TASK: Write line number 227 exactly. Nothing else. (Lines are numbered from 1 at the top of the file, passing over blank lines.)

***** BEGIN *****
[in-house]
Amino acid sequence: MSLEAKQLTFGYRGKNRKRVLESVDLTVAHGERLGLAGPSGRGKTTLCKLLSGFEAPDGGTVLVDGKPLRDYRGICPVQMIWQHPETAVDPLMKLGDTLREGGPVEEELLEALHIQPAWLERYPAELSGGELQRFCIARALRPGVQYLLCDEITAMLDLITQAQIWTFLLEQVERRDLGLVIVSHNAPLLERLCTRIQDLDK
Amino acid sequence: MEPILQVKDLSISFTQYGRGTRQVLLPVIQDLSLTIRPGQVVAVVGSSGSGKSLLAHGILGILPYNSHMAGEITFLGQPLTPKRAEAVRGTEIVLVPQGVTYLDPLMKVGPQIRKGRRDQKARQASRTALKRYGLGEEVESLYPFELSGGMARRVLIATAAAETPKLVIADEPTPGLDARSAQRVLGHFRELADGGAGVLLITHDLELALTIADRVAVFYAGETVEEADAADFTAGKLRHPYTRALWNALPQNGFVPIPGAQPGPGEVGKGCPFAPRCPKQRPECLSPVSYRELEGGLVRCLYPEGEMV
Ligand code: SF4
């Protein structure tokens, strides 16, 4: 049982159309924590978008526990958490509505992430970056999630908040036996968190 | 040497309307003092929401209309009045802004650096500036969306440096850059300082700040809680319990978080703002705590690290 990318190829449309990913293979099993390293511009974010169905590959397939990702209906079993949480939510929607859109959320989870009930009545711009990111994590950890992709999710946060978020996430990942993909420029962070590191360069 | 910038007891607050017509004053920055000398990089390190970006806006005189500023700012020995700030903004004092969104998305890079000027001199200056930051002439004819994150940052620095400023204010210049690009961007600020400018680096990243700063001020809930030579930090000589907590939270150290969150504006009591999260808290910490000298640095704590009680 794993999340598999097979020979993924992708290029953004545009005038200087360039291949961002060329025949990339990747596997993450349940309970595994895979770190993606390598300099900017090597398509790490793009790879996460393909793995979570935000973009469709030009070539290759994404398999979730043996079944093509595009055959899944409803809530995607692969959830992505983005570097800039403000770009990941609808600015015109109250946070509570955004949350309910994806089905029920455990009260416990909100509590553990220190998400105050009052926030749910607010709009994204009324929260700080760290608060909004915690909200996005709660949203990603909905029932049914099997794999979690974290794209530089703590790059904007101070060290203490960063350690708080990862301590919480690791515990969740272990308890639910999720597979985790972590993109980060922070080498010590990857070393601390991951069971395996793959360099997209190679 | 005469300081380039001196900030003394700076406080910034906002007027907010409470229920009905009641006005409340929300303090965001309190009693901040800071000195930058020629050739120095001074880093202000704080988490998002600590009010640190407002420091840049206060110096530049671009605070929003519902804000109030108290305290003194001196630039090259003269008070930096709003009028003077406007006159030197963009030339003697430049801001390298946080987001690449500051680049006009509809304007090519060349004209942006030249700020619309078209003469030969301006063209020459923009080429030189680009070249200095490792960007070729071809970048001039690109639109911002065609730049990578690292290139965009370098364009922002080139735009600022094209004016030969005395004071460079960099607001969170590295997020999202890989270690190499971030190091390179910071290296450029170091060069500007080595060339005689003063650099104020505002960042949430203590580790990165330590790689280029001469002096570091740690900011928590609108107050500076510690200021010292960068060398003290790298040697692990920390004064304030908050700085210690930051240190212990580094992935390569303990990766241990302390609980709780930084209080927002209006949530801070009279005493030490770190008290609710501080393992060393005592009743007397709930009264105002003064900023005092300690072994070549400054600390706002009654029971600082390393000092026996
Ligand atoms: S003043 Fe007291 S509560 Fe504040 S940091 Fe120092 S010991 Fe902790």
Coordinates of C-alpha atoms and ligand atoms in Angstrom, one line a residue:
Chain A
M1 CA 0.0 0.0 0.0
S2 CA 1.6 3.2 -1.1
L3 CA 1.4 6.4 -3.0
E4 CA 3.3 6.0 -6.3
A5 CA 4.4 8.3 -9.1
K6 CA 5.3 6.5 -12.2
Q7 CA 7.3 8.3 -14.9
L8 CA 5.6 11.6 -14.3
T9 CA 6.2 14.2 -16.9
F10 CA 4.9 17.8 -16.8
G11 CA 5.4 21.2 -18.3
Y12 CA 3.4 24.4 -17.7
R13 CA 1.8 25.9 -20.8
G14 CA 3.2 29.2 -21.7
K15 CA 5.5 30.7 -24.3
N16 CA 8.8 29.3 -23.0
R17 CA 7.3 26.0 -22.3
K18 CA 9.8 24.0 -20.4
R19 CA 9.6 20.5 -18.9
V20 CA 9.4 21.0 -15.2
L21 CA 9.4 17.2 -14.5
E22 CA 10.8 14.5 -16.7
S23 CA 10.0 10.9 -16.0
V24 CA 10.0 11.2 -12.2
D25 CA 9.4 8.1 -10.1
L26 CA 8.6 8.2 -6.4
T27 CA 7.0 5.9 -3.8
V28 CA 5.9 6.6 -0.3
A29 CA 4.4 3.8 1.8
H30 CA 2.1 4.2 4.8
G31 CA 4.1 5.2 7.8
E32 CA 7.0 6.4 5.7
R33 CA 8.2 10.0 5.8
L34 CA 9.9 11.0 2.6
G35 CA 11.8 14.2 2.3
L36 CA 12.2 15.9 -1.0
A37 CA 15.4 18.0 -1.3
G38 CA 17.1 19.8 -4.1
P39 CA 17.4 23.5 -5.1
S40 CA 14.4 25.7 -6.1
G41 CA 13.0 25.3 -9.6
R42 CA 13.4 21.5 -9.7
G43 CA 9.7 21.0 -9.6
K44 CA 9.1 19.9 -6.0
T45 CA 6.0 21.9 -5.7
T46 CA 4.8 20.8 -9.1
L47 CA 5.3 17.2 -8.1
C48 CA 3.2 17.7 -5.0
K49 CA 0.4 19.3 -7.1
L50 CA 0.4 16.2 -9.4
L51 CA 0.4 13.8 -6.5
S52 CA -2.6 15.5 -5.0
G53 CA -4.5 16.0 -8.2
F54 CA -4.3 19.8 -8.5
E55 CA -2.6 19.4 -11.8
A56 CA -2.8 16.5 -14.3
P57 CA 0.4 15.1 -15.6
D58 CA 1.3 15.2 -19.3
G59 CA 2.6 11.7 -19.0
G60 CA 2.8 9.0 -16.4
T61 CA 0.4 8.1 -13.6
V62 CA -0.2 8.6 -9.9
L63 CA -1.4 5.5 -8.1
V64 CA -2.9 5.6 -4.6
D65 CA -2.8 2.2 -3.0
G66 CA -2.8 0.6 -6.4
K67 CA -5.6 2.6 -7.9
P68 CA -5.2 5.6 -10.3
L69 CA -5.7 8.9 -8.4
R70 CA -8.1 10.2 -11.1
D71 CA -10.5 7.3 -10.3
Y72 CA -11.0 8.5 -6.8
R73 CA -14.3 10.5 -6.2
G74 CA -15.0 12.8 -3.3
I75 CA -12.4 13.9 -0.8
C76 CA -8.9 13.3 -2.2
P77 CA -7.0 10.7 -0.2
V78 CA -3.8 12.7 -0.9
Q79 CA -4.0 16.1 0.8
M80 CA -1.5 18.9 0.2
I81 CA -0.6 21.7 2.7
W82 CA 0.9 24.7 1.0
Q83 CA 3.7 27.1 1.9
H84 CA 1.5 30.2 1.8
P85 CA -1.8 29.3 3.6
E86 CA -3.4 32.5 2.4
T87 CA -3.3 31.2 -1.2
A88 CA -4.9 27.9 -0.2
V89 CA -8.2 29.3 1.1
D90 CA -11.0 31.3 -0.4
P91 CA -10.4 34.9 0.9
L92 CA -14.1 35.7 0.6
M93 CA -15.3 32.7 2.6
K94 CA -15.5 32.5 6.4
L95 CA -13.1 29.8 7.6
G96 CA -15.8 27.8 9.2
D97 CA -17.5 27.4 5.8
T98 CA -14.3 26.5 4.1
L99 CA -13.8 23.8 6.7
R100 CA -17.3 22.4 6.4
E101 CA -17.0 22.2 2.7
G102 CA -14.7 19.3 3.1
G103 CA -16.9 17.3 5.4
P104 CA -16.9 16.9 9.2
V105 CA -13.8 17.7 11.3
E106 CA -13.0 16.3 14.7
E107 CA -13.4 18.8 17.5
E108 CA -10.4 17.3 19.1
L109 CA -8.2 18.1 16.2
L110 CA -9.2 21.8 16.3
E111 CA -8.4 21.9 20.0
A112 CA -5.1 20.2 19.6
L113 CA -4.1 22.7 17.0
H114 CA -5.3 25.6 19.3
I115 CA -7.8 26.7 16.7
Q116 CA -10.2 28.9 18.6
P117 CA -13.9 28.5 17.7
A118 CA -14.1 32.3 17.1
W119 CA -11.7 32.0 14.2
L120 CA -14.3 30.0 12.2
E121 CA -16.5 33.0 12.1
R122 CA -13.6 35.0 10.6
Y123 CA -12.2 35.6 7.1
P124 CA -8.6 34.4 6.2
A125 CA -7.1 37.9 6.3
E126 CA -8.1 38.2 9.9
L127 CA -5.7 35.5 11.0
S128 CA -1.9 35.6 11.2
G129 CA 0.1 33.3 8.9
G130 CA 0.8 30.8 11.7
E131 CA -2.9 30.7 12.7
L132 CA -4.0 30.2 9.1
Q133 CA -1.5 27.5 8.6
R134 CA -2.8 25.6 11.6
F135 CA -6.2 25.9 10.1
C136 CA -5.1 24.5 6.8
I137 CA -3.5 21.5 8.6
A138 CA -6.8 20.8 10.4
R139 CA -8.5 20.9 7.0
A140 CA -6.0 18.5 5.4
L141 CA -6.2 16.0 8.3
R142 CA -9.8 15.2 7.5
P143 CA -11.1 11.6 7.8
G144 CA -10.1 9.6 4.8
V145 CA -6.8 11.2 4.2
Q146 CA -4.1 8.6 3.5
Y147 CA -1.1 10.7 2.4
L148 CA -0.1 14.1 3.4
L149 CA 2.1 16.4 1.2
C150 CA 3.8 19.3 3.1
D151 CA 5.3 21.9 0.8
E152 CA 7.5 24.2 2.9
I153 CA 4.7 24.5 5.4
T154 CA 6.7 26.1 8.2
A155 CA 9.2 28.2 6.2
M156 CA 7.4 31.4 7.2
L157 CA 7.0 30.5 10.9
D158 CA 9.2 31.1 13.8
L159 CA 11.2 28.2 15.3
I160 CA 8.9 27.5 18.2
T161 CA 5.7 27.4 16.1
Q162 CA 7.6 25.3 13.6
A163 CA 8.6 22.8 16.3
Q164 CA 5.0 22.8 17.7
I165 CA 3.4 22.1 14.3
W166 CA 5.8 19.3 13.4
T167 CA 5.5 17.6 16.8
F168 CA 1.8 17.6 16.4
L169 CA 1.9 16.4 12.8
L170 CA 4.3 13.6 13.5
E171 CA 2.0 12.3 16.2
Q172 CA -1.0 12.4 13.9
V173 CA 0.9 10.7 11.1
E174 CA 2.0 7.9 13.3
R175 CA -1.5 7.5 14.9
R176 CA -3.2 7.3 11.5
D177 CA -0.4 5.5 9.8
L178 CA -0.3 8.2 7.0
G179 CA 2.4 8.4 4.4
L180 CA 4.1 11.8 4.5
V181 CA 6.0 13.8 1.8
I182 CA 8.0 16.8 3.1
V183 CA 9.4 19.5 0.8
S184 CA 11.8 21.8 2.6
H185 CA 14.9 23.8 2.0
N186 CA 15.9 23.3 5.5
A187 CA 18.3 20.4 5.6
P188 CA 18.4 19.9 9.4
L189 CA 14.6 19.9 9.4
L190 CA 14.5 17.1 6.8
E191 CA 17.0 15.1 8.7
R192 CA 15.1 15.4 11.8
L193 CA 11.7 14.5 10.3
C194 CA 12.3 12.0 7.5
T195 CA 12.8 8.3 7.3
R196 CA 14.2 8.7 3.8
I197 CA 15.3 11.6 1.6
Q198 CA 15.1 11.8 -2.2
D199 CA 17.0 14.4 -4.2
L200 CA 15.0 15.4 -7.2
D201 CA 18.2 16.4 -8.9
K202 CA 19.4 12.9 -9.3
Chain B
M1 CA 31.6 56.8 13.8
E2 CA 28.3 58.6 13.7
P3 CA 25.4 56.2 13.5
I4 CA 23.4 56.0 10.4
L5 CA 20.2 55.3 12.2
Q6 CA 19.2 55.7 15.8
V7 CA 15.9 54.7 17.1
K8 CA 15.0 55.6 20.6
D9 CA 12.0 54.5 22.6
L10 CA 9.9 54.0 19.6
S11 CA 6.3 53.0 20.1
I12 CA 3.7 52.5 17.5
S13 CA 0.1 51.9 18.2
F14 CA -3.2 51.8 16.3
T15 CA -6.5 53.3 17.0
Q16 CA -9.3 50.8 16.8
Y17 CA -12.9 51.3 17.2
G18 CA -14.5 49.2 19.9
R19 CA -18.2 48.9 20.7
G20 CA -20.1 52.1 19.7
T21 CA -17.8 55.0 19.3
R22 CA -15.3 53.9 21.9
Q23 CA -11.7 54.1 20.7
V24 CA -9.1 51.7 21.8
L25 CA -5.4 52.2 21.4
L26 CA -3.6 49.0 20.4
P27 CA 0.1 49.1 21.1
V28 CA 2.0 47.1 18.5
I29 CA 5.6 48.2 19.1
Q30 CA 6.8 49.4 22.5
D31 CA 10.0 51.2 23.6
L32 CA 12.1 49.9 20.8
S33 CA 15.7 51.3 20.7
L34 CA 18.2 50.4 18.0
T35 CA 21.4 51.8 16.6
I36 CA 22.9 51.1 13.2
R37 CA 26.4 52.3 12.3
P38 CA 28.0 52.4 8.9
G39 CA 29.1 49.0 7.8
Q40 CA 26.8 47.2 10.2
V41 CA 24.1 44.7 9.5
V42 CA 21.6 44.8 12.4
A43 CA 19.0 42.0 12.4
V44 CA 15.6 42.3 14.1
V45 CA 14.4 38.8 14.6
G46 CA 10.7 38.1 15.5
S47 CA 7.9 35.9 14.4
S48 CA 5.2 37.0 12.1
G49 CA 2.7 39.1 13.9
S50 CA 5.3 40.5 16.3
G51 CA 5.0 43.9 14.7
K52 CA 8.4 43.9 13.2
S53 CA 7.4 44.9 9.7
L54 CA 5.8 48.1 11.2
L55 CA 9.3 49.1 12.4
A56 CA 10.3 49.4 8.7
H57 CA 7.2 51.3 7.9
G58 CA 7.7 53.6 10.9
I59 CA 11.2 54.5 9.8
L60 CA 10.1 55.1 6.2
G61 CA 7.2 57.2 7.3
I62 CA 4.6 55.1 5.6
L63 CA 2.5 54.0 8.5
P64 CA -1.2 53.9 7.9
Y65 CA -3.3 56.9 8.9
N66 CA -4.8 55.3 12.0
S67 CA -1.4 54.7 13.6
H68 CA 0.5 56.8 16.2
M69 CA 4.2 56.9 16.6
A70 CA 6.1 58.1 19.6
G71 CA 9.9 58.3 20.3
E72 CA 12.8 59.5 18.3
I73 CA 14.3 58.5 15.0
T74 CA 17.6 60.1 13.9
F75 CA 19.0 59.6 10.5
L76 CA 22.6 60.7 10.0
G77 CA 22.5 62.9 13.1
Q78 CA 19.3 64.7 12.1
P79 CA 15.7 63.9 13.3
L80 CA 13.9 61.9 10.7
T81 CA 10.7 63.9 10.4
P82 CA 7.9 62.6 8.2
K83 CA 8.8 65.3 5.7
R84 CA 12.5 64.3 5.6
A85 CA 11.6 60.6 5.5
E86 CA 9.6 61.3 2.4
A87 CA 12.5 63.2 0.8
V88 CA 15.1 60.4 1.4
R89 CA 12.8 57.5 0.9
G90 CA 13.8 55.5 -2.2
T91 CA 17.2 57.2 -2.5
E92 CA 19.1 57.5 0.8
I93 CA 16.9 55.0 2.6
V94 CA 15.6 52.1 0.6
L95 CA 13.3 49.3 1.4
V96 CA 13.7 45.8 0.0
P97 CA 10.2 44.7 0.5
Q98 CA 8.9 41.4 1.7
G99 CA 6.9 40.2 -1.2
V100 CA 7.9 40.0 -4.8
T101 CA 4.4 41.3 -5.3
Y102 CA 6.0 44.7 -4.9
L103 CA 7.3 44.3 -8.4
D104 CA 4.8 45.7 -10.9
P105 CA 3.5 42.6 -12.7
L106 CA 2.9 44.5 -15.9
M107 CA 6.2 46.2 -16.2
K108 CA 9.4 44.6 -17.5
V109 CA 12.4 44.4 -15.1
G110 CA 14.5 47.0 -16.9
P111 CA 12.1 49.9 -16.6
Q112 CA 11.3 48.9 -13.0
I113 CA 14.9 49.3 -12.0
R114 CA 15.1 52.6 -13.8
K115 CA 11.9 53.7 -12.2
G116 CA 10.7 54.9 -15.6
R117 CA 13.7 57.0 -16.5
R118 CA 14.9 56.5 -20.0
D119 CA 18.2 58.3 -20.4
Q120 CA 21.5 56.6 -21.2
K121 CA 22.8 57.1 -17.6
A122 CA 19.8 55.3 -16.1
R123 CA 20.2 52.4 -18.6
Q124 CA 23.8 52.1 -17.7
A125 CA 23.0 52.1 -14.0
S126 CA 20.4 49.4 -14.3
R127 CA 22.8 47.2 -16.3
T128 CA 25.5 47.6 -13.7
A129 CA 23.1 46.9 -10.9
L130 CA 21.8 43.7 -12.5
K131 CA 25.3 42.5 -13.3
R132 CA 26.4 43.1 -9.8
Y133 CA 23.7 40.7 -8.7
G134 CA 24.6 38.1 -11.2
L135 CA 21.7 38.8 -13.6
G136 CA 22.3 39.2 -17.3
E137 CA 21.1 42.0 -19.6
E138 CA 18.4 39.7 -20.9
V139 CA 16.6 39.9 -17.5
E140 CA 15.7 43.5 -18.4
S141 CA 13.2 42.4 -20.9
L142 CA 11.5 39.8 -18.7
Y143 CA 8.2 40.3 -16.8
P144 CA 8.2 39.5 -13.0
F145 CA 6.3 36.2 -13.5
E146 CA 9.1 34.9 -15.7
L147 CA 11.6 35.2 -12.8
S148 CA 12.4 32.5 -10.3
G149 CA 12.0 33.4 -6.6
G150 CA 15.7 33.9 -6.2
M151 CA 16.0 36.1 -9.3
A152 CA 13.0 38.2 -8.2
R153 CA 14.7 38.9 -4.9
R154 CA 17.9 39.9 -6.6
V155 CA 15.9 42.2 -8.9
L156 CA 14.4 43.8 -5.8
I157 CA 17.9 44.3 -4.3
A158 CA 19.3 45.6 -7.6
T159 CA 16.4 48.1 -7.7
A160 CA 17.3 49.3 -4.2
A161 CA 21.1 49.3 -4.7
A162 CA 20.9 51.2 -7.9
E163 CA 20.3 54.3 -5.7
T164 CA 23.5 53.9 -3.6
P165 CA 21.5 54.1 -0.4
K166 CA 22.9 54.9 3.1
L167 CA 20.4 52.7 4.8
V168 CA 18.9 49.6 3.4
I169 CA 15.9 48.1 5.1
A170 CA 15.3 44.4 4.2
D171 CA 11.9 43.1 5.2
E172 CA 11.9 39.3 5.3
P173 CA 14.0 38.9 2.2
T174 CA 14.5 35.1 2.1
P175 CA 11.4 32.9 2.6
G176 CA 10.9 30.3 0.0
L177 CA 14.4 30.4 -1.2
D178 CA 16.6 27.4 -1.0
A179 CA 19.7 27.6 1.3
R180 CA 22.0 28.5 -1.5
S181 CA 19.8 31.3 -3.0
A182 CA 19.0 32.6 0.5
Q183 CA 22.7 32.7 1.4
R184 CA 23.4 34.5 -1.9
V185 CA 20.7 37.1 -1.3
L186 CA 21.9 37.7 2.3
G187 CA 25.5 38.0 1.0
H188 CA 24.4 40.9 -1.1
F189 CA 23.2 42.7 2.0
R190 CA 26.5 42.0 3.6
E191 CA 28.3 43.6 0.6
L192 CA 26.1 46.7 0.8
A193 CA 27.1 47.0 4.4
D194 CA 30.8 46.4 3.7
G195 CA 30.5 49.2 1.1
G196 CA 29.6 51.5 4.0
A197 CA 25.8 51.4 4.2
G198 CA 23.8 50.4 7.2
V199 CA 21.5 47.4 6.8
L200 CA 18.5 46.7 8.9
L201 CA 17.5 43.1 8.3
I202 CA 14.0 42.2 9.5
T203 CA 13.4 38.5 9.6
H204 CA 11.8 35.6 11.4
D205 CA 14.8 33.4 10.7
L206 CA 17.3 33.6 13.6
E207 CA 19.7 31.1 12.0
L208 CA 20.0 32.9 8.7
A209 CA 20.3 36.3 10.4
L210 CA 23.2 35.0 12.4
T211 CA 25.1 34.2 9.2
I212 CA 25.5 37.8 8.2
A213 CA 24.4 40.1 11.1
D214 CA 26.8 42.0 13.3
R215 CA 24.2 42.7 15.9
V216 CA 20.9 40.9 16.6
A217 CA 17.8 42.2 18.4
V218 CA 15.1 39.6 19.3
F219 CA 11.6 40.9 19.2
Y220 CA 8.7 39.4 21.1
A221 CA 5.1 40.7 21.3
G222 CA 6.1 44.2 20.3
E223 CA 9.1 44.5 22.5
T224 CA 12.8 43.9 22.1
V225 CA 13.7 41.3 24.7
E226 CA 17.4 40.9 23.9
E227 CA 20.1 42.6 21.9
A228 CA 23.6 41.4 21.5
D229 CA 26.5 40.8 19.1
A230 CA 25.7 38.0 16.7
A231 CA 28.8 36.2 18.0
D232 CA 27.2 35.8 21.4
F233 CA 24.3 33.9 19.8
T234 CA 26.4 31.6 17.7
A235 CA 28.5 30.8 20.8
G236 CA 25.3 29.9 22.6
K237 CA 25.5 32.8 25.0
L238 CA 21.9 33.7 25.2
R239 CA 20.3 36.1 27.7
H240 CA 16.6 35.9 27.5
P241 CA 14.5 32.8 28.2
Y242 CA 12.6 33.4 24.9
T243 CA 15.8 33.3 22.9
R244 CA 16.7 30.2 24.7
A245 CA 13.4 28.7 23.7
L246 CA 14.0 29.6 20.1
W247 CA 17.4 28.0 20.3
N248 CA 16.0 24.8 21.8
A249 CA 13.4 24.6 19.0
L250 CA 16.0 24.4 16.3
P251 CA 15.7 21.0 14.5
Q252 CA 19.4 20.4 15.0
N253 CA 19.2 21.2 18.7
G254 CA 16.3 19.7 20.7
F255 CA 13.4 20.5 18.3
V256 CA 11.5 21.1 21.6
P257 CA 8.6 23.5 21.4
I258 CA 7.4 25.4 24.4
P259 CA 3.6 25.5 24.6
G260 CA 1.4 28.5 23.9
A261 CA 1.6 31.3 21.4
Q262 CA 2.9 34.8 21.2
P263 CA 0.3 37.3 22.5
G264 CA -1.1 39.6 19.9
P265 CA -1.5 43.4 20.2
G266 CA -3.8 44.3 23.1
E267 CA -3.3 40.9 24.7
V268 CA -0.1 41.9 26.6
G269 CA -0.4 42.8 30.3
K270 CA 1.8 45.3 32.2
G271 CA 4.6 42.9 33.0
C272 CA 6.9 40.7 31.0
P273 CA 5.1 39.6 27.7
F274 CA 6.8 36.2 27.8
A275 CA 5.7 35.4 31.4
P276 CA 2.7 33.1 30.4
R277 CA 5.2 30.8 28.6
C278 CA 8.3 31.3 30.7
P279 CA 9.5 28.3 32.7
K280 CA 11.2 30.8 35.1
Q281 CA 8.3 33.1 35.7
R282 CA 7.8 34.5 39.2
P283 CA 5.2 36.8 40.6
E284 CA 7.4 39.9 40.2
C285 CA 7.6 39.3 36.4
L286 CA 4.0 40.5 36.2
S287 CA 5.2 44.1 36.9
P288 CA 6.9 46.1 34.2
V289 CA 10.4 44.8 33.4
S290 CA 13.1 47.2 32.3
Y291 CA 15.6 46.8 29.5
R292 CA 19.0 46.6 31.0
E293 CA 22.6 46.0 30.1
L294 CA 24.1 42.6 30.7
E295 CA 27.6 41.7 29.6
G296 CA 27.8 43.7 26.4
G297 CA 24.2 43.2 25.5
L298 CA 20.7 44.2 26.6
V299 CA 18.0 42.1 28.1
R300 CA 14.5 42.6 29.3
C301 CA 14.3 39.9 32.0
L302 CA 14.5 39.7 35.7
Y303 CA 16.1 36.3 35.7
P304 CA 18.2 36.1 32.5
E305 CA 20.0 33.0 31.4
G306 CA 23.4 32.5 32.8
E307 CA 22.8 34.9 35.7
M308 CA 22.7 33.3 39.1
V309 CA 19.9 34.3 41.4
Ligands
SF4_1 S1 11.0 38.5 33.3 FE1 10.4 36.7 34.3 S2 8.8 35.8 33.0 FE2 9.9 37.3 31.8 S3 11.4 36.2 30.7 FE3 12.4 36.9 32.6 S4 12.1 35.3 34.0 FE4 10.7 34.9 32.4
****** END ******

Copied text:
Q16 CA -9.3 50.8 16.8